Taliban militants armed with rocket-propelled grenades and other weapons stormed a courthouse in northern Afghanistan Thursday, killing at least eight people and wounding another 60 in a fierce firefight with security forces.
Afghan authorities said they regained control of the court complex in Mazar-i-Sharif in the early evening after a six-hour siege. Several security officials, including a district police chief, were killed, along with several civilians.
Taliban insurgents claimed responsibility for the attack, which came just before its traditional spring offensive. With the withdrawal of U.S. and NATO combat troops at the end of 2014, militants in recent weeks have stepped up their attacks on Afghan security forces in an attempt to undermine the government of new President Ashraf Ghani.
The U.S. Embassy in Kabul strongly condemned what it called "the horrific attack" on the courthouse in Balkh province. "Today's attack reminds us of the risks that police, prosecutors and judges face in going about their daily work pursuing impartial justice and rule of law in Afghanistan," the embassy said.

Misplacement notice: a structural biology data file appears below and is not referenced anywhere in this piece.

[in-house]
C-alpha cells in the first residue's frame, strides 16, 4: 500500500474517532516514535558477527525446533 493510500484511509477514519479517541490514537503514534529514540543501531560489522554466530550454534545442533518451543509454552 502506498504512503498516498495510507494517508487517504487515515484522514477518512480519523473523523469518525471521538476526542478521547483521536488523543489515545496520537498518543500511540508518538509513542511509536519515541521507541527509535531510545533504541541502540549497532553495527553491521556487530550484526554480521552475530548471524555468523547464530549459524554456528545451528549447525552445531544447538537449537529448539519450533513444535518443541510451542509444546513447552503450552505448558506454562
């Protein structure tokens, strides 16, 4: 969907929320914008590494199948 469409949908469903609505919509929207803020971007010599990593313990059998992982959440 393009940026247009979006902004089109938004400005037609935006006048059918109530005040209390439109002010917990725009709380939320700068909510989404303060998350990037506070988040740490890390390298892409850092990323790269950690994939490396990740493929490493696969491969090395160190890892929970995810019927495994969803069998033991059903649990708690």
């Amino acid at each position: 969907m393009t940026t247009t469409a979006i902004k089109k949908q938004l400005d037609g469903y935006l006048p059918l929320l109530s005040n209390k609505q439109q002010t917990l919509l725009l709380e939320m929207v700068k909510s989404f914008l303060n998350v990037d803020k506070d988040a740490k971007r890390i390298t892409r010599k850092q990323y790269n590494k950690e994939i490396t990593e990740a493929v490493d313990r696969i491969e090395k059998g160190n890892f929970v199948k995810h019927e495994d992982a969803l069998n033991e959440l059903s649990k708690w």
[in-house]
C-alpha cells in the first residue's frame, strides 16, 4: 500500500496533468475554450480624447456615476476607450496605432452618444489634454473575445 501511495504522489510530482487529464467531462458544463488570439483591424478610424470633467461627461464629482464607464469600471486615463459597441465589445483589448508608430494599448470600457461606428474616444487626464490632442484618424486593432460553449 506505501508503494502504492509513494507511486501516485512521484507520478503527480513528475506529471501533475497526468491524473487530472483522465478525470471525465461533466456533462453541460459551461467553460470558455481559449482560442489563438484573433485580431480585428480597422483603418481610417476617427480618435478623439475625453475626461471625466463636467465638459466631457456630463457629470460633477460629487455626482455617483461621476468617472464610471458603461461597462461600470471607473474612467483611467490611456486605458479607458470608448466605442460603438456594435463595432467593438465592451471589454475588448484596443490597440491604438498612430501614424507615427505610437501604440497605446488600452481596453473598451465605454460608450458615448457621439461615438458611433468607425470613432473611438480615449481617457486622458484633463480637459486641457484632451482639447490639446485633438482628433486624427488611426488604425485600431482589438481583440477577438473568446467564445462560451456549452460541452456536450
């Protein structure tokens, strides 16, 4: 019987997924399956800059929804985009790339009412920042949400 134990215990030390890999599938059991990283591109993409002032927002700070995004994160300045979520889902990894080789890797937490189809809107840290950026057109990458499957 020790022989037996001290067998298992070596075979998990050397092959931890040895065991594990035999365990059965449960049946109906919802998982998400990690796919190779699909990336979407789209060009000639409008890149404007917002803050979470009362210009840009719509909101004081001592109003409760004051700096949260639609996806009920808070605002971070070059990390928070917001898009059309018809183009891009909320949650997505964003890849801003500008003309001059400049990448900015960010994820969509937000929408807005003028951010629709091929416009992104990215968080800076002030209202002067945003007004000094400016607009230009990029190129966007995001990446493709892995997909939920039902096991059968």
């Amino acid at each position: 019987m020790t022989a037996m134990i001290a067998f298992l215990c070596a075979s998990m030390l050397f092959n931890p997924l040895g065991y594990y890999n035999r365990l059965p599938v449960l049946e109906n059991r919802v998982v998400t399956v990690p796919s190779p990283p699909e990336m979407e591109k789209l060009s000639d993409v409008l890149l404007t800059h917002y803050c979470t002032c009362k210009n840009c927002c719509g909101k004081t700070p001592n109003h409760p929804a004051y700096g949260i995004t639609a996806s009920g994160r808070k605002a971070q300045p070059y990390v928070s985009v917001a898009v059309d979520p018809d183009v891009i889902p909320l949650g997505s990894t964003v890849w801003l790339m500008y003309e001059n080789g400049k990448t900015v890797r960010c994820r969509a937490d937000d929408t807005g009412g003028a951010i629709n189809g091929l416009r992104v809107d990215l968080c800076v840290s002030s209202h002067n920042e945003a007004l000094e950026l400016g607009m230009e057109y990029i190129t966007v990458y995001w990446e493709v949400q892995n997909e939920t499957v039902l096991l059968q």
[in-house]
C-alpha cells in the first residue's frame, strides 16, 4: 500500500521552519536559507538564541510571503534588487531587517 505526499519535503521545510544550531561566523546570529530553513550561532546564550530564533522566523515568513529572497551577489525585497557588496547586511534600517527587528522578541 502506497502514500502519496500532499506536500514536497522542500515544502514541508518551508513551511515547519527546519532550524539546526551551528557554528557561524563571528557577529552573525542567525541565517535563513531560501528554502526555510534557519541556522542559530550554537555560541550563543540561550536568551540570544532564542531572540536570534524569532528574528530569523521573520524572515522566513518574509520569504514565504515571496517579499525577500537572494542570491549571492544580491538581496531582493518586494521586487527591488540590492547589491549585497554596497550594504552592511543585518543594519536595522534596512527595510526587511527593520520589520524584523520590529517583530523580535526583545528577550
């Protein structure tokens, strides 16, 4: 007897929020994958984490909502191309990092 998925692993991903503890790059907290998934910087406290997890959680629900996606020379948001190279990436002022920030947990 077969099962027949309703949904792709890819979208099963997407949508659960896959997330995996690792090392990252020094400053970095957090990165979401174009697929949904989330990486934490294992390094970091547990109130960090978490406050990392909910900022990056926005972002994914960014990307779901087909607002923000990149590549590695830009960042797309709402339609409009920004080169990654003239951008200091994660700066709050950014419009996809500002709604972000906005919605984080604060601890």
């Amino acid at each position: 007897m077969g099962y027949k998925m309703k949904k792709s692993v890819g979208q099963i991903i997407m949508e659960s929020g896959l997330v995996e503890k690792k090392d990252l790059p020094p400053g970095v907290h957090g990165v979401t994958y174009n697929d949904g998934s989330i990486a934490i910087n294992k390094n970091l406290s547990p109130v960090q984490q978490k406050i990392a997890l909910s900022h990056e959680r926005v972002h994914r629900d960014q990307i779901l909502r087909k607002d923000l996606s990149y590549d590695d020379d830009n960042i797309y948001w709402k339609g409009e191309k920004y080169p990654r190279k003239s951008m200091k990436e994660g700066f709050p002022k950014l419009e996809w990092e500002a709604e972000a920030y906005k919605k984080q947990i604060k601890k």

Authorities said three to five assailants wearing suicide vests lobbed grenades and exchanged gunfire with security forces, setting one of the buildings in the compound on fire.
The head of the main hospital in the city, Khuja Noor Mohammad Faiz, said the facility received five bodies and treated 25 wounded people. Some Afghan media outlets said the death toll had reached 10.
In a brief initial statement, the Afghan Interior Ministry said three of the five bombers were killed by security forces.
Witnesses saw Taliban insurgents forcing their way into the crowded courthouse by throwing grenades at the front gate and firing indiscriminately.
Local police say security personnel, visitors, prosecutors and court staff were among those wounded. Ambulances were seen transporting victims to hospitals.
Hours earlier, police reported a bomb blast in the eastern province of Khost that wounded around a dozen people, mostly civilians.